One of the Secrets to Life

The term “pH” is used within chemical formulas to indicate the presence of hydrogen. The “H” means hydrogen in this formula, just as the “H” in “H2O” indicates the presence of hydrogen in water — two atoms of hydrogen and one atom of oxygen.

A solution that is heavily acid can have one hundred trillion — 100,000,000,000,000 — times as many hydrogen ions as an alkaline solution. To be able to deal with these huge numbers, scientists use a logarithmic scale known as the pH scale. Each number on the scale indicates a change of 10 times the concentration of hydrogen ions in the solution. Hydrogen in its molecular form and in the form of H- ions is healthy but all those H+ ions are a bitch

In general, an increase in hydroxyl ion concentration increases oxygen consumption. Higher pH means higher concentration of oxygen, while lower pH means lower concentrations of oxygen.

Increasing pH from 4.0 pH to 5.0 pH increases oxygen molecules in a liquid by ten-fold. Each whole number increase by tenfold again, so 4.0 pH to a 6.0 pH increases oxygen by 100 times and raising pH from 4.0 pH to 7.0 pH increases oxygen levels by 1,000 times.

pH is the measurement of the oxygen to hydrogen ratio in a liquid, ranging from 14 (a lot of oxygen – or Alkaline) to 1 (a lot of hydrogen – or Acidic). Bill Farr writes, “If you think of your cells as mini-vans, carrying 10 passengers, as long as seven of them are oxygen, and only three are hydrogen, all will be healthy and happy. That is until the day you decide you want a coke, some fried or processed foods instead of vegetables and continue eating this way. Soon, all of the hydrogen ion passengers push the oxygen molecules out of the van and your pH level starts to drop. Now, your body becomes desperate to pick up oxygen but there is only hydrogen offered, sliding the pH scale down to acidic. Then these hydrogen passengers begin to invite their friends to the party. Those friends are cancer, insomnia, bacteria infections, food allergies and the list goes on.”

An acidic pH can occur from an acid-forming diet that does not provide all the necessary minerals, emotional stress, toxic overload, immune over-reactions or any process that deprives the cells of oxygen and other nutrients. Normal body cells form lactic acid in general when their oxygen is cut off or their respiration is reduced. Many scientists have found that during forced bodily work the lactic acid of the blood increased. In this case the diffusion of oxygen into the muscle cells is not sufficient to cover the oxygen requirement of the muscle.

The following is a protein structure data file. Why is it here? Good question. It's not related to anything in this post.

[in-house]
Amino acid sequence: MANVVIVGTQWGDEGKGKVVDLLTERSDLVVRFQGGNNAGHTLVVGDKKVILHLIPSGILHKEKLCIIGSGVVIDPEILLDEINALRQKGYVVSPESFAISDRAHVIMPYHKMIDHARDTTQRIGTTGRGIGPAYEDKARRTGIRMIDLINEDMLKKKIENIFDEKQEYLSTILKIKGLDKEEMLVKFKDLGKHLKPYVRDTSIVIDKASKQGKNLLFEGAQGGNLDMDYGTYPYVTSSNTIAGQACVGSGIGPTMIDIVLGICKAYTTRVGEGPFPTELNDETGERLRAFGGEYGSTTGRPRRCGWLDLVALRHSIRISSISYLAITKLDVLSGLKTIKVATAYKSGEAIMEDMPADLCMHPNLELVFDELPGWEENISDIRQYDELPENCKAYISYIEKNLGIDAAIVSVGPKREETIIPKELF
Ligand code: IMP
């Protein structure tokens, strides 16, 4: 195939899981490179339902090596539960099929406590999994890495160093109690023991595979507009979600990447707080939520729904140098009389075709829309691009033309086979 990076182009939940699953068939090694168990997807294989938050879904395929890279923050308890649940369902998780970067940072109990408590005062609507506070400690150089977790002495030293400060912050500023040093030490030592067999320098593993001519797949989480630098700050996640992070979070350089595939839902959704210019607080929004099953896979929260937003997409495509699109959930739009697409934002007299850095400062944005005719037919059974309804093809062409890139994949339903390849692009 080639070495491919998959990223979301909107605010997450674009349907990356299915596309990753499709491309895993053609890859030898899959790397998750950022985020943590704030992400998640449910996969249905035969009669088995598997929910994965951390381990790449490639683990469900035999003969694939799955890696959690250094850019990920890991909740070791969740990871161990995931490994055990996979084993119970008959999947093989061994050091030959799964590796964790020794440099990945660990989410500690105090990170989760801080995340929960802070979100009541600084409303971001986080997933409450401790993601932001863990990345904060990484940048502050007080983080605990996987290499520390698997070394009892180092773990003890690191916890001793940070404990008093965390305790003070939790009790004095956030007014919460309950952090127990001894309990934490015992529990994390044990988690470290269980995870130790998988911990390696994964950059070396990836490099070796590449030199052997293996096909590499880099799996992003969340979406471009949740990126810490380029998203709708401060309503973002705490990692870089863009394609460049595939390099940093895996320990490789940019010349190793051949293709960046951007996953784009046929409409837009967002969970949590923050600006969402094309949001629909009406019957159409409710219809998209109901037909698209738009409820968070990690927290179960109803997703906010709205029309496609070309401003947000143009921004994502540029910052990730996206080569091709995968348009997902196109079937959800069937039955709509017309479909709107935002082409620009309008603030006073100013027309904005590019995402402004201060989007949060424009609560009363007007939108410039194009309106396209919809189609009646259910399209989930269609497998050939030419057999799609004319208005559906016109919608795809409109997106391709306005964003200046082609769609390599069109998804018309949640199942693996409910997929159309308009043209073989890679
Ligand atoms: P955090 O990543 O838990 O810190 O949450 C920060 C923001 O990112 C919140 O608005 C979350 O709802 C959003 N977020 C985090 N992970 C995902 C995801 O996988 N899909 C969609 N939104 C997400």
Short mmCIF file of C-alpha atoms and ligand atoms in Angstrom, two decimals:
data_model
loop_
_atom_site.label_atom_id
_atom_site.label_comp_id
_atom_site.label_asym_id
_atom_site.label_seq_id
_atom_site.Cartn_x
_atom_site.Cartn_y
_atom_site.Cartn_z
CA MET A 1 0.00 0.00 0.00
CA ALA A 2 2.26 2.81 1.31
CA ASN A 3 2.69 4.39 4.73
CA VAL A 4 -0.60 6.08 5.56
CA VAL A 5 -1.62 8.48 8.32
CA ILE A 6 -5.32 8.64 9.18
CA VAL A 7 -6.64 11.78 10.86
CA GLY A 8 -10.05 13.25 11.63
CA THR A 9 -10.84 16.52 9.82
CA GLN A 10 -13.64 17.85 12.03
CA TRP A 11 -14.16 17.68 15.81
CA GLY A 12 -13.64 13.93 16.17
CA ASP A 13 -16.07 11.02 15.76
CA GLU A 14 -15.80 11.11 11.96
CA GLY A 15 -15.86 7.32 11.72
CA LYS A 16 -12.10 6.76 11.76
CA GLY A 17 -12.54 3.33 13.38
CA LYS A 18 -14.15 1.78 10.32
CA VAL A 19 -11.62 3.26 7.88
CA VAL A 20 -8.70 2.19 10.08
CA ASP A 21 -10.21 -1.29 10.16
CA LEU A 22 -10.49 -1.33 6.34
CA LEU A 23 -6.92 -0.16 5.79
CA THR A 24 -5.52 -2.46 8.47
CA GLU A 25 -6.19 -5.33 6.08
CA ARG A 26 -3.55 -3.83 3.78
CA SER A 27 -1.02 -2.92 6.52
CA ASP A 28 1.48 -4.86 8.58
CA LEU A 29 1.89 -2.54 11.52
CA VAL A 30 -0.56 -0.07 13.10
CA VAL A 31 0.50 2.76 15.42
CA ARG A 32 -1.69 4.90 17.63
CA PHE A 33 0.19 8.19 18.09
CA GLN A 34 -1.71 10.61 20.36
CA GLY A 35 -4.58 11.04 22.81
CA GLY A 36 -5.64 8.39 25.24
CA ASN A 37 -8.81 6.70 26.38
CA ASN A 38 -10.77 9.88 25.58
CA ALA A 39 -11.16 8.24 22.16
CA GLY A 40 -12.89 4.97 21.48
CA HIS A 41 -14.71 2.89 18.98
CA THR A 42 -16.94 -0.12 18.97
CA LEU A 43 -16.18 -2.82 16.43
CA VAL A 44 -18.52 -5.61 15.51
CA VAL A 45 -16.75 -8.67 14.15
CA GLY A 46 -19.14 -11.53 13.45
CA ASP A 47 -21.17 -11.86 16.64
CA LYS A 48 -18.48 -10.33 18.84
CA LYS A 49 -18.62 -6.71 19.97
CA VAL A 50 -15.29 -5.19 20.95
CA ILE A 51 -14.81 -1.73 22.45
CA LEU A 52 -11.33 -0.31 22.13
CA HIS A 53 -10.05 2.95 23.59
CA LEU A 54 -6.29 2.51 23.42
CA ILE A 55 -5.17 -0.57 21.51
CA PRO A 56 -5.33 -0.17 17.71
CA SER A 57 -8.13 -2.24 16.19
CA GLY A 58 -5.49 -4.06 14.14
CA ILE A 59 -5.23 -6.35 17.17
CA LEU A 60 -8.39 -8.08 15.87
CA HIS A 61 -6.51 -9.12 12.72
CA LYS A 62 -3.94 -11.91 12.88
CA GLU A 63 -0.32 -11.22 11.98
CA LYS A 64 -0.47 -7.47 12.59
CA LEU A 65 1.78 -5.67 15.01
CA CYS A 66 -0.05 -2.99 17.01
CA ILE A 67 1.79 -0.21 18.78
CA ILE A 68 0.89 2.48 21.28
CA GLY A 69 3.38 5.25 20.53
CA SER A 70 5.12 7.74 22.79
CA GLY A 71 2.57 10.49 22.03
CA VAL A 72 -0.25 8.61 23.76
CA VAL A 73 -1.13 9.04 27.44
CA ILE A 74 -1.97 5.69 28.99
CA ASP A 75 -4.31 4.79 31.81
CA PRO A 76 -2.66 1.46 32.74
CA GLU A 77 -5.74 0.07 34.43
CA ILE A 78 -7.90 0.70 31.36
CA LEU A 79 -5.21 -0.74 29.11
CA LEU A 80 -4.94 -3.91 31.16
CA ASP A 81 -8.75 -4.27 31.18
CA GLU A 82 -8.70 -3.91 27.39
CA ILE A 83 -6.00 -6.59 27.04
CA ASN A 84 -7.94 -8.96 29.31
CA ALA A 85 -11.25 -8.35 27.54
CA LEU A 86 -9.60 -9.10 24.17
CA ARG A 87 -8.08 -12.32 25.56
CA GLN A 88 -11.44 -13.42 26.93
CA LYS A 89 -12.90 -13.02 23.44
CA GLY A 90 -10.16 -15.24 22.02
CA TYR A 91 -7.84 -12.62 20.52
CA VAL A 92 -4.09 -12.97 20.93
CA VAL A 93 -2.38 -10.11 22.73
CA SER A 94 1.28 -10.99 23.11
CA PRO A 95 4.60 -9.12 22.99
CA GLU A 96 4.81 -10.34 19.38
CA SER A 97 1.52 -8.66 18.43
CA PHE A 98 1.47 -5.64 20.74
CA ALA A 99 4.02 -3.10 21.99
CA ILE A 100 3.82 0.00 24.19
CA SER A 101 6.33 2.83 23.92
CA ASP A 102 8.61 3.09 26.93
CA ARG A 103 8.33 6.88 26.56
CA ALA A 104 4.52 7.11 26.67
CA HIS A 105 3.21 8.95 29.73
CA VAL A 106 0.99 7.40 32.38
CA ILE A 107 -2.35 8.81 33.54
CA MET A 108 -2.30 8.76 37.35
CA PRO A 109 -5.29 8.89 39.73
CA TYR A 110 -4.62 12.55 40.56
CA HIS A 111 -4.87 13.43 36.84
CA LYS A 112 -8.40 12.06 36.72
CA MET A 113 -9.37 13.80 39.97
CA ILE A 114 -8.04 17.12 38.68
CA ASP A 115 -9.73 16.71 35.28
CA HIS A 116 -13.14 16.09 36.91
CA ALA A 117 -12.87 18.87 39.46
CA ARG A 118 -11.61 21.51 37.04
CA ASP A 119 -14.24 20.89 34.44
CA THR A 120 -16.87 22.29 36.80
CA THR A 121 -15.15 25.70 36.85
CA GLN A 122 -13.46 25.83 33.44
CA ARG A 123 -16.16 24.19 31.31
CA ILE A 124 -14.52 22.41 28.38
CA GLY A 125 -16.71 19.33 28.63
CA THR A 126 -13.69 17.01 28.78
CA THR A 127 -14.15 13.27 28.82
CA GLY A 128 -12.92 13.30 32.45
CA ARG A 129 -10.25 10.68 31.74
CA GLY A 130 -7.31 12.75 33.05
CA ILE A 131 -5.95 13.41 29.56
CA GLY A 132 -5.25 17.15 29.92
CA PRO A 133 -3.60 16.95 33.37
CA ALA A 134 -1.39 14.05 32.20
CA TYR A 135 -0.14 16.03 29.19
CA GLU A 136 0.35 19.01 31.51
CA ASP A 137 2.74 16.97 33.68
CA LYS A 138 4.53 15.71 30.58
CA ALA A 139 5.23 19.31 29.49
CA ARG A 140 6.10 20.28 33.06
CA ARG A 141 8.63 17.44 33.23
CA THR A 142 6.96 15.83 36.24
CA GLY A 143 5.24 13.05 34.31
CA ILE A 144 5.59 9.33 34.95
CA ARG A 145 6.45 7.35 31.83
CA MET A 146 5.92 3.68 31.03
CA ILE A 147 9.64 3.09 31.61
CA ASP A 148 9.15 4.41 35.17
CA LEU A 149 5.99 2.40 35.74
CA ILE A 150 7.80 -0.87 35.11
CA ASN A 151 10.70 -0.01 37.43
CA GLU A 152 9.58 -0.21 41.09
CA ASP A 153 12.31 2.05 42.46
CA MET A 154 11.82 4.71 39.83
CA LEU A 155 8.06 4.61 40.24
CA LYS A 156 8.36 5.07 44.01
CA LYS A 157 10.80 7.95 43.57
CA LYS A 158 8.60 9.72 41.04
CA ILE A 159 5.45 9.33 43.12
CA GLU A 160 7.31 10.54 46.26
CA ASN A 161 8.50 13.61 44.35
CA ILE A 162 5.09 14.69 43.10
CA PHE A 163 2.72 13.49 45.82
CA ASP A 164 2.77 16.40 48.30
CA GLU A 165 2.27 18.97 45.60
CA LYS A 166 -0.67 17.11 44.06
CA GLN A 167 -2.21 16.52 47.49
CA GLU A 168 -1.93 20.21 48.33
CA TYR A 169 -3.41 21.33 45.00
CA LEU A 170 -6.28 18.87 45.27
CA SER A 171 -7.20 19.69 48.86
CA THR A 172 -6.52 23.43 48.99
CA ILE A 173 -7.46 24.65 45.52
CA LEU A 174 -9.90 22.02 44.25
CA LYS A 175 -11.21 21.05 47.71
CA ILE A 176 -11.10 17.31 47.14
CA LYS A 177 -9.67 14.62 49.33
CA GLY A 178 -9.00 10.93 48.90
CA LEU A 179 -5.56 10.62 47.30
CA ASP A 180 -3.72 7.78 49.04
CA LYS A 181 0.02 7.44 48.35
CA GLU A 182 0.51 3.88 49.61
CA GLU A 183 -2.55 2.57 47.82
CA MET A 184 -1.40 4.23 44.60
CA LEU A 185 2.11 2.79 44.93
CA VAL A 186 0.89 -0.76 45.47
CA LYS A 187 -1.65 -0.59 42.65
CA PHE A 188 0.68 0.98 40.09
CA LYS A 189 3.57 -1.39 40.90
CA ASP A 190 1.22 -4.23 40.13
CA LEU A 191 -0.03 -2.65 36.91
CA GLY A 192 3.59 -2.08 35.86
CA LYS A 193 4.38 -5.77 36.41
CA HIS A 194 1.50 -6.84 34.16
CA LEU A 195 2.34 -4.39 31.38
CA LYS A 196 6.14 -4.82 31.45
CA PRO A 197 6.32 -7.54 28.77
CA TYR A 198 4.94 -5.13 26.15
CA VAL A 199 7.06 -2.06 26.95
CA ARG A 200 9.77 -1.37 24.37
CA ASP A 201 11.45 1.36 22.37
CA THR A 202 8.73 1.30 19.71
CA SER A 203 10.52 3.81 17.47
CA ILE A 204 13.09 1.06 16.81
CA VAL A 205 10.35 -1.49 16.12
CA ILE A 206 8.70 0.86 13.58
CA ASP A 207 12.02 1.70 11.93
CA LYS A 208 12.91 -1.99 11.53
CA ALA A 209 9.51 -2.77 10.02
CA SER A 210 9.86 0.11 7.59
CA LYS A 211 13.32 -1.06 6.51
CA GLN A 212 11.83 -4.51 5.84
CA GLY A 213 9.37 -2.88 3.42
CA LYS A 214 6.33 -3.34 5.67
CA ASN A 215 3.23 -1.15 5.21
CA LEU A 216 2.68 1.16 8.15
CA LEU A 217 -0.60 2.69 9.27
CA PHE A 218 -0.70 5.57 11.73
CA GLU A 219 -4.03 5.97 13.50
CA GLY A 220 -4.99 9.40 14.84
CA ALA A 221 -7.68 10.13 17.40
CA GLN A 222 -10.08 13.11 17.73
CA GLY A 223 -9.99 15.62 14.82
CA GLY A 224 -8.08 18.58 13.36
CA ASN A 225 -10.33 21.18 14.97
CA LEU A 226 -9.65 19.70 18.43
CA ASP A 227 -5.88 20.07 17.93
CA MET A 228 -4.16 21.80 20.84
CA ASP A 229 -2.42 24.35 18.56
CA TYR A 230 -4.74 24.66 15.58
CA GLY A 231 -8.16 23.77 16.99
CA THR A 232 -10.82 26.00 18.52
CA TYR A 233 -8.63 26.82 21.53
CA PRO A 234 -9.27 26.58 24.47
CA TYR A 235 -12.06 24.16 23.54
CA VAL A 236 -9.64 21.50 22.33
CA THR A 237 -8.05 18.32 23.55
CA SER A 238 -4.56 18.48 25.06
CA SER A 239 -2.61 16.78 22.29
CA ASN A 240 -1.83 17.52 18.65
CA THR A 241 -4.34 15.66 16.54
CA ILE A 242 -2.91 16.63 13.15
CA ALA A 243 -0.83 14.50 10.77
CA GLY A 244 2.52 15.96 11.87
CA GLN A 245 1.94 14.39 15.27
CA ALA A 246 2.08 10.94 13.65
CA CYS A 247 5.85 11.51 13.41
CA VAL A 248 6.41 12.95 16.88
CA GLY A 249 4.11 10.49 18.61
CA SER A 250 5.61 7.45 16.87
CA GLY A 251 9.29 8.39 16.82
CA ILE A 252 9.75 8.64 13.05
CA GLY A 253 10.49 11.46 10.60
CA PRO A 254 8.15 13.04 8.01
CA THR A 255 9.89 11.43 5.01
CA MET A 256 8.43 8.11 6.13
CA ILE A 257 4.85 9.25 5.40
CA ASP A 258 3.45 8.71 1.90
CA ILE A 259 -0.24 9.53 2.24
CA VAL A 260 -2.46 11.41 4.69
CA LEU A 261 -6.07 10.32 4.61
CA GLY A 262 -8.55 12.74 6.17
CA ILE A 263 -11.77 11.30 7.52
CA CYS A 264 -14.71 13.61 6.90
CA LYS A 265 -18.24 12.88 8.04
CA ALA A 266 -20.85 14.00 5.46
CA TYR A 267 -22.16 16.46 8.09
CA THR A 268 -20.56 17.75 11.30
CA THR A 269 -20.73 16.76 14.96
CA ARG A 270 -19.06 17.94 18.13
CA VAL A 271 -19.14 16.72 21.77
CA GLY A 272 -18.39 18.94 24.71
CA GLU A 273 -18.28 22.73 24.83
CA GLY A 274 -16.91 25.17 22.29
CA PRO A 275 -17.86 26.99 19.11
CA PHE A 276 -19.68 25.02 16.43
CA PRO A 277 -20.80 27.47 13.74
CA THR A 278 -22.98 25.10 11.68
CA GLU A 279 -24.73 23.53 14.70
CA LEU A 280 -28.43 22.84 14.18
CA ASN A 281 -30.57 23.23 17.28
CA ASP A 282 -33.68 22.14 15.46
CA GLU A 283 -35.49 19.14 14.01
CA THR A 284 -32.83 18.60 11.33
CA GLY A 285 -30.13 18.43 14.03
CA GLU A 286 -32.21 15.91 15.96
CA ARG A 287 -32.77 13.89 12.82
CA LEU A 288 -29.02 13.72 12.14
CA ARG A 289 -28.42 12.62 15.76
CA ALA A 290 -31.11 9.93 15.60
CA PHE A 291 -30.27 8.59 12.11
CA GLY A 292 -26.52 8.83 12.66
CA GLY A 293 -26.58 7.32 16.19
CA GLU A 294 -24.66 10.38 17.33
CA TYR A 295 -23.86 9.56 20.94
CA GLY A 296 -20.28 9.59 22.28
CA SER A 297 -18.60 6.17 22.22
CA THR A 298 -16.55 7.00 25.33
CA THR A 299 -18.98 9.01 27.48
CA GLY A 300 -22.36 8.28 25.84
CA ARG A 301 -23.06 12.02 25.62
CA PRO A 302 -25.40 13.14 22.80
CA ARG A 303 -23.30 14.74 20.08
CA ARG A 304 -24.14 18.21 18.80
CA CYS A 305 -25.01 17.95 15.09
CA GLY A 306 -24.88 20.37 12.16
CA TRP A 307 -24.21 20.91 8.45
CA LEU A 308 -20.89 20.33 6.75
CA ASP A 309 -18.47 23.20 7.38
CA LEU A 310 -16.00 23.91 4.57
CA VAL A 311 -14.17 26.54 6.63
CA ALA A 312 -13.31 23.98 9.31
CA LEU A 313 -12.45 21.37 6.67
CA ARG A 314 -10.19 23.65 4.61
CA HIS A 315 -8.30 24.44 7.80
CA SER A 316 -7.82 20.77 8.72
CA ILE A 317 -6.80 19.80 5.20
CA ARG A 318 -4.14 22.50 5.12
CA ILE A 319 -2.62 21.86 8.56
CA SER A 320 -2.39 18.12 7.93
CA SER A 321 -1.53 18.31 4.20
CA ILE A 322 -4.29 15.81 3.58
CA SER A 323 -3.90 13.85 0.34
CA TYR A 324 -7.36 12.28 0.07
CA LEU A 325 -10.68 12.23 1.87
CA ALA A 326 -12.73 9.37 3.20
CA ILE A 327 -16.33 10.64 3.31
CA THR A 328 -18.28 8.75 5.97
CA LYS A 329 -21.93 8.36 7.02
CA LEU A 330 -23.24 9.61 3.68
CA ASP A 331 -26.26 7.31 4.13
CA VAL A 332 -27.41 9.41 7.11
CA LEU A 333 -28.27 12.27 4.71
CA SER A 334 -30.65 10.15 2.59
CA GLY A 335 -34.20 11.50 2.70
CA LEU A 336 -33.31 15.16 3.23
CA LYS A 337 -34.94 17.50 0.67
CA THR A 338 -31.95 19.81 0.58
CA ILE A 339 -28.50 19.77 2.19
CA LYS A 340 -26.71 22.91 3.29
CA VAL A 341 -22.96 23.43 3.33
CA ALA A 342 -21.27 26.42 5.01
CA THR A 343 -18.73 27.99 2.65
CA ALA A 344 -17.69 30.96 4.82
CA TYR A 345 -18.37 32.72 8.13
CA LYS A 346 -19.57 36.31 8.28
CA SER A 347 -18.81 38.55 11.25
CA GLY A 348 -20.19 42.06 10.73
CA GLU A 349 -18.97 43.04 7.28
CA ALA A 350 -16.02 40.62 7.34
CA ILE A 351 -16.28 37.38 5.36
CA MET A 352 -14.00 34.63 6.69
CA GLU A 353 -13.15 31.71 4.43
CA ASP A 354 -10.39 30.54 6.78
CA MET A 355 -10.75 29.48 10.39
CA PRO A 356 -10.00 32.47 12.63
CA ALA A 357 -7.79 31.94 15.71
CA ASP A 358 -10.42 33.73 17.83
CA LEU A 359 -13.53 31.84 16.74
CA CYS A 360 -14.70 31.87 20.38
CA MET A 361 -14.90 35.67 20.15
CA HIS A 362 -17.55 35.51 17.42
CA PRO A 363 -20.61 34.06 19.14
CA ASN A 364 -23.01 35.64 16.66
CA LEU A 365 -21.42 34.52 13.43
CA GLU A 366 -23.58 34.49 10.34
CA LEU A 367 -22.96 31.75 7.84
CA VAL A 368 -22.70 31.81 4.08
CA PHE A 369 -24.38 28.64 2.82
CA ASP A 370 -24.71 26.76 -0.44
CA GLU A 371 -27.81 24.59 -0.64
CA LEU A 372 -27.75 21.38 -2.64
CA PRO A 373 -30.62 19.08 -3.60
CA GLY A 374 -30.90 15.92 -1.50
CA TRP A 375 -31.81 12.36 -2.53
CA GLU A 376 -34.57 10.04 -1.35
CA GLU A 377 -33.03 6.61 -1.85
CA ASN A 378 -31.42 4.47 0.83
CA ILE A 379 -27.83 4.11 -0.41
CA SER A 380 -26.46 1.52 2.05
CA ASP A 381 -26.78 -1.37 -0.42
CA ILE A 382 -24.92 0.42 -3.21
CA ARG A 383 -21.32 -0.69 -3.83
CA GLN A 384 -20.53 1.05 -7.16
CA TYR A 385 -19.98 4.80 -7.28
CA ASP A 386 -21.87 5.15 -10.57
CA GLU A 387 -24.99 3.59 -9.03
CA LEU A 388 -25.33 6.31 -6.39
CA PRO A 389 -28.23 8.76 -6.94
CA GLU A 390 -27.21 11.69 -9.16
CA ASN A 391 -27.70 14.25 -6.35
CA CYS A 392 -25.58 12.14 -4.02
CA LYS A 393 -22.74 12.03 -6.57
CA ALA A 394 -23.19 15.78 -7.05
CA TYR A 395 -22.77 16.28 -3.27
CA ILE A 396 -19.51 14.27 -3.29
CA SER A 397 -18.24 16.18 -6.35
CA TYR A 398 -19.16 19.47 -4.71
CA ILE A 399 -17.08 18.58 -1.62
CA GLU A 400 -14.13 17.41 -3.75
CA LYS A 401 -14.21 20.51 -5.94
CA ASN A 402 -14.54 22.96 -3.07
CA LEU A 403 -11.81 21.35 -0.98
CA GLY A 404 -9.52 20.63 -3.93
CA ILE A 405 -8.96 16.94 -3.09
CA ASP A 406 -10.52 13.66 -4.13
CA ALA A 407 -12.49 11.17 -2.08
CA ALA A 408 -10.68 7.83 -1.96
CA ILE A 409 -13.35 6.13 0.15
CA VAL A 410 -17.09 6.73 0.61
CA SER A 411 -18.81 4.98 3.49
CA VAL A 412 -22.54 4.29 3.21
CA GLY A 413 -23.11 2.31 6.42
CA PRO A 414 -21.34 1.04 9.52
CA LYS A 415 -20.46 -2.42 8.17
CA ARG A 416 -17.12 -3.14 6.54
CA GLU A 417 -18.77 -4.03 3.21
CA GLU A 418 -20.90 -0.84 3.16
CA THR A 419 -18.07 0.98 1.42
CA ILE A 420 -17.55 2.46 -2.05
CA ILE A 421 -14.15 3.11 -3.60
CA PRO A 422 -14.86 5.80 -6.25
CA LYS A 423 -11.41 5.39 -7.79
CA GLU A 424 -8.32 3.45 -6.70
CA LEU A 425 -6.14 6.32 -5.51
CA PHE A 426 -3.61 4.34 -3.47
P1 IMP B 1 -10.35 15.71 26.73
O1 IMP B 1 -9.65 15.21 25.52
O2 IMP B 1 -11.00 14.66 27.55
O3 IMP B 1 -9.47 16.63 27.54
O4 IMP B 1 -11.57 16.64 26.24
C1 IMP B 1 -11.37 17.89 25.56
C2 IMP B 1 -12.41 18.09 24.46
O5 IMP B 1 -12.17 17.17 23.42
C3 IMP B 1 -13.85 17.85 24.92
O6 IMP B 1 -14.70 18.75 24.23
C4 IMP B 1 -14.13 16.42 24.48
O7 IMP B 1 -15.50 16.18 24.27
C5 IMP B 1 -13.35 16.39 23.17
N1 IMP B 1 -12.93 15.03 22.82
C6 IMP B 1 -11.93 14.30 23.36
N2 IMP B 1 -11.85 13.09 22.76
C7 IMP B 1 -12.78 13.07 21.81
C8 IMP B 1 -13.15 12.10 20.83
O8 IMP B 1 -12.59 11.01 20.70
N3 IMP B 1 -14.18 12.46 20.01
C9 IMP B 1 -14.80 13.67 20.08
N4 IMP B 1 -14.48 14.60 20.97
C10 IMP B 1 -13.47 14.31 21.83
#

Blood’s pH comes into play because CO2 concentration helps determine pH. Carbon dioxide reacts with water to form carbonic acid; this reaction is catalyzed or accelerated by an enzyme found in our blood called carbonic anhydrase. Carbonic anhydrase loses a hydrogen ion to become bicarbonate, and this in turn loses a hydrogen ion to become the carbonate ion. 


This chain of reactions is two-way, so carbonate can pick up a hydrogen ion to become bicarbonate and vice versa. pH is a measure of the hydrogen ion concentration in a solution, so this chain of reactions plays a critical role in maintaining or buffering our blood pH. The more positive hydrogen ions in this case the less oxygen.

Something called the Henderson-Hasselbalch equation, shows that pH is governed by the ratio of base (HCO3–) concentration to acid (H2CO3) concentration. As hydrogen ions are added to the bicarbonate buffer:

H+ plus HCO3  H2CO3


Thus, the bicarbonate (base) is consumed (concentration decreases) and carbonic acid is produced (concentration increases). If hydrogen ions continue to be added, all bicarbonate would eventually be consumed (converted to carbonic acid) and there would be no buffering effect – pH would then fall sharply if more acid were added.

However, if carbonic acid could be continuously removed from the system and bicarbonate constantly regenerated, then the buffering capacity and therefore pH could be maintained despite continued addition of hydrogen ions.